Finally and it falls to Cap to invite their friends to join the Avengers which of course they accept...

 Wait. No.

“Thanks Cap—we appreciate it…but we’ll have to decline.” says Daredevil and explains (to the reader) his senses would be overwhelmed in a team environment - which didn’t wash then at all, he’d just proved he can work with a team!

I wasn’t a great Daredevil fan and I didn’t see that he would have brought much that was unique to the team but I was genuinely surprised here, it seemed so obvious that DD would sign up – credit to Englehart’s writing for wrong footing the reader again.

The Widow, of course, doesn’t take lightly to DD answering for her and actually does accept - to give herself time to think her relationship with DD through. I thought she’d done that and decided he was her current love.ah fickle women!

So it falls to new Avenger Black Widow to close out the issue with that memorable panel “Come on, teammates…we must have things to do.”

It had been back circa #45 that the Widow was ‘supposed’ to join the team that it was quite a surprise she was joining now although she was such a different character here . Another female in the team would be welcomed and presumably Englehart had some ongoing plan for her that would spin out gradually over quite a while…..?

Heck’s artwork – and yes, I’m convinced this is Heck all the way through – is as his work usually is, good but never outstanding in my mind. He does depict the mind-controlled heroes as blankly staring in a clever way that is a credit to him and the story but his Black Widow I find a disappointment, no one beats Romita’s version do they?

So, Hawkeye has underlined his being gone from the team, the Black Widow has joined – does that mean our membership is stable now? Hang on…wasn’t the Black Panther bleating about whether he should leave or not….?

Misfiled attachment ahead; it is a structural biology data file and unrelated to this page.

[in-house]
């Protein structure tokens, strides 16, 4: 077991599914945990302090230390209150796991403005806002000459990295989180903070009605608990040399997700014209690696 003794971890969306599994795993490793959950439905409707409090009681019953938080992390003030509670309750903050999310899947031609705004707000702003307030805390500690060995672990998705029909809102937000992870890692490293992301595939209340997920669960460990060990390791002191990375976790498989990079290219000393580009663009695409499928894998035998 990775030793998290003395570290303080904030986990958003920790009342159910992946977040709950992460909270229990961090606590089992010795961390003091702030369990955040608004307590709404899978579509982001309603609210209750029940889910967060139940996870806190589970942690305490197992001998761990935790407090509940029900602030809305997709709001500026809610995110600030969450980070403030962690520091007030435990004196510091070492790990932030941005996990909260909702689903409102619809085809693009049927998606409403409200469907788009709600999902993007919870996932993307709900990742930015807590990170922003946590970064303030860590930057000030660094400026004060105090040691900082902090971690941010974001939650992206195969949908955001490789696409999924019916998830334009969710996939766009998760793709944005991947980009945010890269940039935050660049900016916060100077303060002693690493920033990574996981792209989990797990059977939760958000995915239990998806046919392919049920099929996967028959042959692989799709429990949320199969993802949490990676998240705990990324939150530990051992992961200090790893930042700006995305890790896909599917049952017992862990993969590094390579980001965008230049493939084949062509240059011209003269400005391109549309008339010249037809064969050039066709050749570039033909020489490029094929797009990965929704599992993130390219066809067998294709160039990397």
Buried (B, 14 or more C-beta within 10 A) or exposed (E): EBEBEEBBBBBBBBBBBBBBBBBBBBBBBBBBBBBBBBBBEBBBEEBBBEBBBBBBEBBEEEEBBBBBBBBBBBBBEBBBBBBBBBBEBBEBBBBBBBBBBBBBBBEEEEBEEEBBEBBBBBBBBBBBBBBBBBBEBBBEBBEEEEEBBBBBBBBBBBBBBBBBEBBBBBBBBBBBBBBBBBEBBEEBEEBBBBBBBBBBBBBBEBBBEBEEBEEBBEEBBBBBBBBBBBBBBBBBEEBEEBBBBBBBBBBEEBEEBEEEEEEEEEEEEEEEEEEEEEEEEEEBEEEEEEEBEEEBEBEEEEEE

Come back.

The cover looks more like Sal Buscema to me.

Daredevil has helped the Avengers several times and Thor, Cap, Iron Man and the Panther have all worked with him but they never seemed interested in DD too much. The fact that he was based in San Francisco during this period and that he kept his heightened senses and blindness a secret from his fellow heroes were better explanations as to why Ol' Hornhead turned them down. They were probably just being polite anyway because with Cap and the Panther there, the Man Without Fear adds little to the team.

Actually that's true about the Black Widow in this period as well.

Also this Magneto was not the handsome version of Cockrum/Byrne but Kirby's brutish thug with no class or tortured past.

Hawkeye made some guest appearances in Incredible Hulk, Marvel Team-Up, The Defenders and Captain America while he was out of the Avengers but Marvel never gave him a solo shot during the 70s. It seemed that writers like using him but they didn't like to use him a lot!

I missed this issue as a kid and even though I eventually did get it, it's not particularly memorable. It might've seemed more interesting in 1973 with so many hints of things to come -- mainly, the Black Widow now an Avenger, Hawkeye's further solo adventures and the mystery of the missing Angel. But I knew how all that played out by the time I actually read it and the art wasn't anything to get excited about. I wonder if Englehart had particular plans while plotting this issue but changed his mind about them while plotting the next one. As in did he initially plan to have Natasha stay for far longer than two months (or did the idea that culminated in Avengers #114 come into his head before or after he had Natasha accept membership in the Avengers)? Had he already formulated a master plan to involve disappearing mutants in a future Captain America/Secret Empire story or did he originally have another plan in mind which he had to abandon? As to DD, just as with Spider-Man, he just doesn't fit in my head as someone who would really fit with a regular team on a long-term basis. Yeah, I know Spidey has been an Avenger for several years, but I haven't read any of those comics and I'm not particularly interested in catching up on the current Marvel Universe.